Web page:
Combining Mikhail Bakhtin’s concept of the chronotope and Sarah Dillon’s notion of the palimpsest, the essay highlights the dialogic relationship between narrative time and space in Chicana author Helena María Viramontes’s novel, Their Dogs Came with Them (2007). Set in East Los Angeles in the 1960s and 1970s—the heyday of urban renewal projects and the rapid spread of freeways—the novel registers the geographical displacement and constrained socio-economic mobility of Mexican Americans whose homes are demolished by the freeway building bulldozers. The spatial form of intersectionality characterizing the architectural structure of the freeways also describes the narrative form of the novel. The non-linear narrative is structured upon multiple intersecting plotlines, each of which portrays the social struggles of a young Chicana woman inhabiting the city. Focusing on the interplay of environmental theme and narrative form, the paper explores the narrative representation of East Los Angeles as a spatially and temporally multilayered landscape that palimpsestously overlays and interconnects the personal memory of the characters and the collective history of Mexican Americans’ socio-political oppression in North America. (BR)
The manifold notion of migratory aesthetics serves as the critical grounding for this analysis focusing on Mohamad Hafez’s and Ahmed Badr’s multimedia installation, UNPACKED: Refugee Baggage (2017-2020), a socially and politically committed artistic project. Migratory aesthetics as a conceptual frame can encompass artifacts reflecting upon the experience of forced migration, displacement, and uprootedness. However, the concept also proposes the engendering of a platform for the confluence of art and the political. In accordance with the theories of Mieke Bal, Miguel Á. Hernández-Navarro, and Jacques Rancière, “political” is meant to signify a space of generative conflict, an active, communal, participatory encounter between sentient bodies and artworks. UNPACKED confronts the audience on many levels: physically, by leaving them in limbo, suspended between the inside and the outside, the private and the public, safety and threat; conceptually (owing to the phenomenal, embodied experience of the viewers), by provoking a sense of dislocation and homelessness, resulting in the potential for identification with the status of being a refugee, a migrant, and an asylum seeker. UNPACKED encapsulates, both spatially and temporally, the invisible and silenced trauma of forced migration, eventually effectuating collective understanding in the constitutive political space of art. (GM)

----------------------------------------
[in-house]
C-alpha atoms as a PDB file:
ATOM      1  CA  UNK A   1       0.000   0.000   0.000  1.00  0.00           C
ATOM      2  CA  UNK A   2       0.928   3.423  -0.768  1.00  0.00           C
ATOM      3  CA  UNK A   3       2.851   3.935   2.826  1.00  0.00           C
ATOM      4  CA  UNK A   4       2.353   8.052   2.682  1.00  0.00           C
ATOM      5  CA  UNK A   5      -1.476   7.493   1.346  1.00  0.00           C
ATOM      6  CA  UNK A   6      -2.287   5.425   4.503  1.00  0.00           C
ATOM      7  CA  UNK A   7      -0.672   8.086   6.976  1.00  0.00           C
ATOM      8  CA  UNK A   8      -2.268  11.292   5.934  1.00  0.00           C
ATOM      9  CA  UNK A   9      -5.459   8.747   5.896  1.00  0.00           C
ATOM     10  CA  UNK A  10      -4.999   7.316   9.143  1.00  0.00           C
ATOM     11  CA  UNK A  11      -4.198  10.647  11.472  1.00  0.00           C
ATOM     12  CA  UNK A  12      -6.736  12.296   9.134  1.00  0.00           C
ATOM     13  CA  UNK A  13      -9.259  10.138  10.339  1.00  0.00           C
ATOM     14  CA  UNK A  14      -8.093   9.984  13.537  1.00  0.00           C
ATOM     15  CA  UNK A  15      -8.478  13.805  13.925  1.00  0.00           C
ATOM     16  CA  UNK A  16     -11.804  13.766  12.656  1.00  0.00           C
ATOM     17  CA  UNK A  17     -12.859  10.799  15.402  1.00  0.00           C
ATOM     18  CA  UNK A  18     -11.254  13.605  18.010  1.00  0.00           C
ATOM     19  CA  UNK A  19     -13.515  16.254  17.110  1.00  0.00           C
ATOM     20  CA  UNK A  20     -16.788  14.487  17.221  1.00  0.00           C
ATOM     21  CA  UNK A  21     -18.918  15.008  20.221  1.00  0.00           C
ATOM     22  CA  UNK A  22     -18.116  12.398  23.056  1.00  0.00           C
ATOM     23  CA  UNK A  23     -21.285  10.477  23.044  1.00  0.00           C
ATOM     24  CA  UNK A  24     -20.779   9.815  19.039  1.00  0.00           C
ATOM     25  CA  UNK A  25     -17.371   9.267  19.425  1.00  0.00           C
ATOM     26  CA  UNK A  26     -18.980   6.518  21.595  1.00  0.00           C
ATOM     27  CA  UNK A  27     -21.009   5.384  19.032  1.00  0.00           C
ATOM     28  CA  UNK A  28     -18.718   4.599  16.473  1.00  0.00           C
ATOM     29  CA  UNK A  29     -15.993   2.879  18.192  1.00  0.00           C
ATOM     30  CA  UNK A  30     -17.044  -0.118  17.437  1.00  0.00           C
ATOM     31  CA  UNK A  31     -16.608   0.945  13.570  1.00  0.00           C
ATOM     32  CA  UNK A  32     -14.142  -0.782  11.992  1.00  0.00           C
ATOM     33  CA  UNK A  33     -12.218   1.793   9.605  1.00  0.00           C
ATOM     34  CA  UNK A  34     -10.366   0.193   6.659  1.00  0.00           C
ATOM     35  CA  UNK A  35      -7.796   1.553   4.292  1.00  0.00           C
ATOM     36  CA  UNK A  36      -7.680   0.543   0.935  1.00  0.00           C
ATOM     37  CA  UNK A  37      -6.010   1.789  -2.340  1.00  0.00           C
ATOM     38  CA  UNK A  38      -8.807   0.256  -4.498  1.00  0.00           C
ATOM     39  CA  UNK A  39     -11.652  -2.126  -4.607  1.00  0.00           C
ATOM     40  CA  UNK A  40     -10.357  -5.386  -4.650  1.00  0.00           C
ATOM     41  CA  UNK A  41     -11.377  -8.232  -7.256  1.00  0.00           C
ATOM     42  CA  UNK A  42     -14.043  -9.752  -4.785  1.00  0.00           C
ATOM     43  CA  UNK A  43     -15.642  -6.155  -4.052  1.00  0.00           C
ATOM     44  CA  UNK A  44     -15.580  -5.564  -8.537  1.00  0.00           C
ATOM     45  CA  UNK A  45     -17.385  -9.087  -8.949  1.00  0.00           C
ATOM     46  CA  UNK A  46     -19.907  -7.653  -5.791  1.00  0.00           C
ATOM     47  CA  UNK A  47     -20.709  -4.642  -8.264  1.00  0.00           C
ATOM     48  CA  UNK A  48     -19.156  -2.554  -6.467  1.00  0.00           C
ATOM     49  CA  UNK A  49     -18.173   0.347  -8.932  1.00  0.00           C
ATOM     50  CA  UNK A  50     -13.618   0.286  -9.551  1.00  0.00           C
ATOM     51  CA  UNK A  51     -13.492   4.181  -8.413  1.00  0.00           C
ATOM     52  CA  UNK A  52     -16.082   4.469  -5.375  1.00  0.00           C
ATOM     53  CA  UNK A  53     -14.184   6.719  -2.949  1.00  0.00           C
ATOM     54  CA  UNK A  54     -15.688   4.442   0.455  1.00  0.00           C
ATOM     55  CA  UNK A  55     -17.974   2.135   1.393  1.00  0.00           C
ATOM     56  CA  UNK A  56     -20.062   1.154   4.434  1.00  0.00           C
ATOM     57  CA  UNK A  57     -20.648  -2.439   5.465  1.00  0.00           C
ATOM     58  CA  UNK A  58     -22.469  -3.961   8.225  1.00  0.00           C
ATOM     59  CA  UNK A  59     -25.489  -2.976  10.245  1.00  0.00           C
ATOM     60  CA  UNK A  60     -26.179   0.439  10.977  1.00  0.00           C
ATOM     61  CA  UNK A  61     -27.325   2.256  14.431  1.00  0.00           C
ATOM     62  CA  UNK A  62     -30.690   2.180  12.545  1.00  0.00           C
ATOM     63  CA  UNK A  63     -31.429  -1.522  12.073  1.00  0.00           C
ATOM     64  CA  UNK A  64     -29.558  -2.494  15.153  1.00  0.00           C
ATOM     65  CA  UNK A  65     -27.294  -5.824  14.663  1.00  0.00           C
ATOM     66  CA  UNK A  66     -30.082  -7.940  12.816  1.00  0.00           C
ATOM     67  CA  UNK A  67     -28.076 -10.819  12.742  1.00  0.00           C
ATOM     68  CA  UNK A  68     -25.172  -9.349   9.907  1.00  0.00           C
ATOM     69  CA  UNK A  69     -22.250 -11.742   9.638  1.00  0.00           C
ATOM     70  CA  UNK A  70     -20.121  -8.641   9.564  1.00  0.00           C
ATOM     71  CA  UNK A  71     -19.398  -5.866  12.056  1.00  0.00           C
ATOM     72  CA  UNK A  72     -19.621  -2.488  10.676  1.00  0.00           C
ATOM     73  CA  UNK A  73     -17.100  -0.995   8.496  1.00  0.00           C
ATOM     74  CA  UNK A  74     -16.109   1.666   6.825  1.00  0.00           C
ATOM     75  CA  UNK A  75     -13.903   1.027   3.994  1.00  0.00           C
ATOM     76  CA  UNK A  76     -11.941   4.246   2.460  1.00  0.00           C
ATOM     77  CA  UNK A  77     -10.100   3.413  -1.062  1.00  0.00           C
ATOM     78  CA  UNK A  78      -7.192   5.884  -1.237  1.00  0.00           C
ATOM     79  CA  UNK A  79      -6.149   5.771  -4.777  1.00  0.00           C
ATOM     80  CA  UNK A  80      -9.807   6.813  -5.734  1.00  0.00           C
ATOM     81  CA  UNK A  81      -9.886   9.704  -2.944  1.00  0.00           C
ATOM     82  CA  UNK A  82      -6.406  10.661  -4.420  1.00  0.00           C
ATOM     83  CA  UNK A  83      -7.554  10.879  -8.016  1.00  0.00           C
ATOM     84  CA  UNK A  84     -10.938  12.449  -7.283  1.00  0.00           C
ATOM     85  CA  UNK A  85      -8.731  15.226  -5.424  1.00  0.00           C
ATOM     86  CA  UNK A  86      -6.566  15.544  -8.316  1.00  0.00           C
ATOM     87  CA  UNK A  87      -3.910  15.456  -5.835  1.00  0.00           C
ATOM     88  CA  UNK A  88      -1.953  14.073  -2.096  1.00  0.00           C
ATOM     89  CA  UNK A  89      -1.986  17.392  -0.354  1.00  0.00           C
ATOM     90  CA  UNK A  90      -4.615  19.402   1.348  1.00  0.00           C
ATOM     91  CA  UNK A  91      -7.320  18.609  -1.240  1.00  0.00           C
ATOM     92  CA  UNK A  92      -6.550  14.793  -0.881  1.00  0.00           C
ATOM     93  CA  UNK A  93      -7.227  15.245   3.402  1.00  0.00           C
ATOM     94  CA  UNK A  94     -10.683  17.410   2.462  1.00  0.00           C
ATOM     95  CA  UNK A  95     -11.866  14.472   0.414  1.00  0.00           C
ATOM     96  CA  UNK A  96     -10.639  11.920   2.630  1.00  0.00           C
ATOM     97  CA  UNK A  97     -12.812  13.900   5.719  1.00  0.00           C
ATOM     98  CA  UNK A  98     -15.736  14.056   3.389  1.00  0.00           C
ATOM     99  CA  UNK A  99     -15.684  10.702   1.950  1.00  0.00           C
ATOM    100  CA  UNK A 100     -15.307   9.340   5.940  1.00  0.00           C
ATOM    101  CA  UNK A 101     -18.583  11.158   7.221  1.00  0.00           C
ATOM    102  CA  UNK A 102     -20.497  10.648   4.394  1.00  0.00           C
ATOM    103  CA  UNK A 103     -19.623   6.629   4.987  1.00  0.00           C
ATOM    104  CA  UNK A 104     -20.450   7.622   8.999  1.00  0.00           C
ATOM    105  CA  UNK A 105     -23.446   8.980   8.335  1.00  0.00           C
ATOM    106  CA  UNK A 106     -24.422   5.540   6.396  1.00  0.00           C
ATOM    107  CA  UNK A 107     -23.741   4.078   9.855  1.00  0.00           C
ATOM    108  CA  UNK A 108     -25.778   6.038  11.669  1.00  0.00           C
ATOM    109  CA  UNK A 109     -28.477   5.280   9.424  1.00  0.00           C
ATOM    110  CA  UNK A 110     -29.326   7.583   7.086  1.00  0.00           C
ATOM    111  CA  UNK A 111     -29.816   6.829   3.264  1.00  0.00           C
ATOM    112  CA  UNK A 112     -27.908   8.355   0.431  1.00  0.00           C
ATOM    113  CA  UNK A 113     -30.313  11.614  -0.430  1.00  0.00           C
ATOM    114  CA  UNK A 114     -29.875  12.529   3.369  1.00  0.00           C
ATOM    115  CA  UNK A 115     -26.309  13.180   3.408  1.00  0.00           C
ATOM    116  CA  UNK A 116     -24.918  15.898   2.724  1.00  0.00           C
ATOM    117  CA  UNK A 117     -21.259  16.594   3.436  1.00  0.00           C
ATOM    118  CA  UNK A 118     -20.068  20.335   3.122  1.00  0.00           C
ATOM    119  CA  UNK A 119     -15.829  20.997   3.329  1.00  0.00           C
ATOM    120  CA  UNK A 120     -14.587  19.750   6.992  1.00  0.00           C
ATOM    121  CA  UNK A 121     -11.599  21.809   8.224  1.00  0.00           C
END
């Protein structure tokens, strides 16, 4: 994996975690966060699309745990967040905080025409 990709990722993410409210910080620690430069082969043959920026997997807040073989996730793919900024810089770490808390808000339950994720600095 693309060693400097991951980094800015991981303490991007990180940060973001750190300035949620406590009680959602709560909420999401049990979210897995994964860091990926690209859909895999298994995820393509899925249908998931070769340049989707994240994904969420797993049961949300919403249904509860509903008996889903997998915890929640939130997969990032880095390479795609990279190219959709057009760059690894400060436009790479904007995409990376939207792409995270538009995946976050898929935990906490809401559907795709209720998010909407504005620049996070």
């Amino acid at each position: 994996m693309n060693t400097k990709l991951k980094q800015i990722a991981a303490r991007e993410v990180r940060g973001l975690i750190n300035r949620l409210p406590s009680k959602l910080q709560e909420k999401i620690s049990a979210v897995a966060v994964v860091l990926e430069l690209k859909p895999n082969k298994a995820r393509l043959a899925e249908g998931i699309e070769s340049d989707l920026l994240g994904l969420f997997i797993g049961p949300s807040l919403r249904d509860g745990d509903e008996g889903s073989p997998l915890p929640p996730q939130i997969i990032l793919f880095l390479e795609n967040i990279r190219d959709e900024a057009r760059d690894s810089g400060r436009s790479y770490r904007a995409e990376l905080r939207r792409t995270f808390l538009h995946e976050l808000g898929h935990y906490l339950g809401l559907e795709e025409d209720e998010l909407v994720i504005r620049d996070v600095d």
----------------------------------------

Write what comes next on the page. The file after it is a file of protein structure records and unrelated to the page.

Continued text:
This article offers an interdisciplinary approach to some of the most iconic pieces of Chicana Art using Gloria Anzaldúa’s Borderlands/La Frontera. Parallels between the textual and visual representations of identity politics and social commitment in Chicana feminist art and Anzaldúa’s work, respectively, will be established through the concepts of “Borderlands” and “New Mestiza” as interpretation keys. The article begins by addressing representations of geographical borders as a unifying theme; then, it establishes a correlation between the concepts “Borderlands” and “New Mestiza,” and the reformulation of female identity represented in Chicana visual art. Finally, it will explore the purpose of the social commitment of the author/artists and how it is represented in their literary/artistic productions. The visual art of the selected Chicana visual artists, including Ester Hernández, Yolanda M. López, Alma López, Santa Barraza, and Judith Baca, accurately portray the experience of Chicana women theorized in Borderlands/La Frontera. (PAL)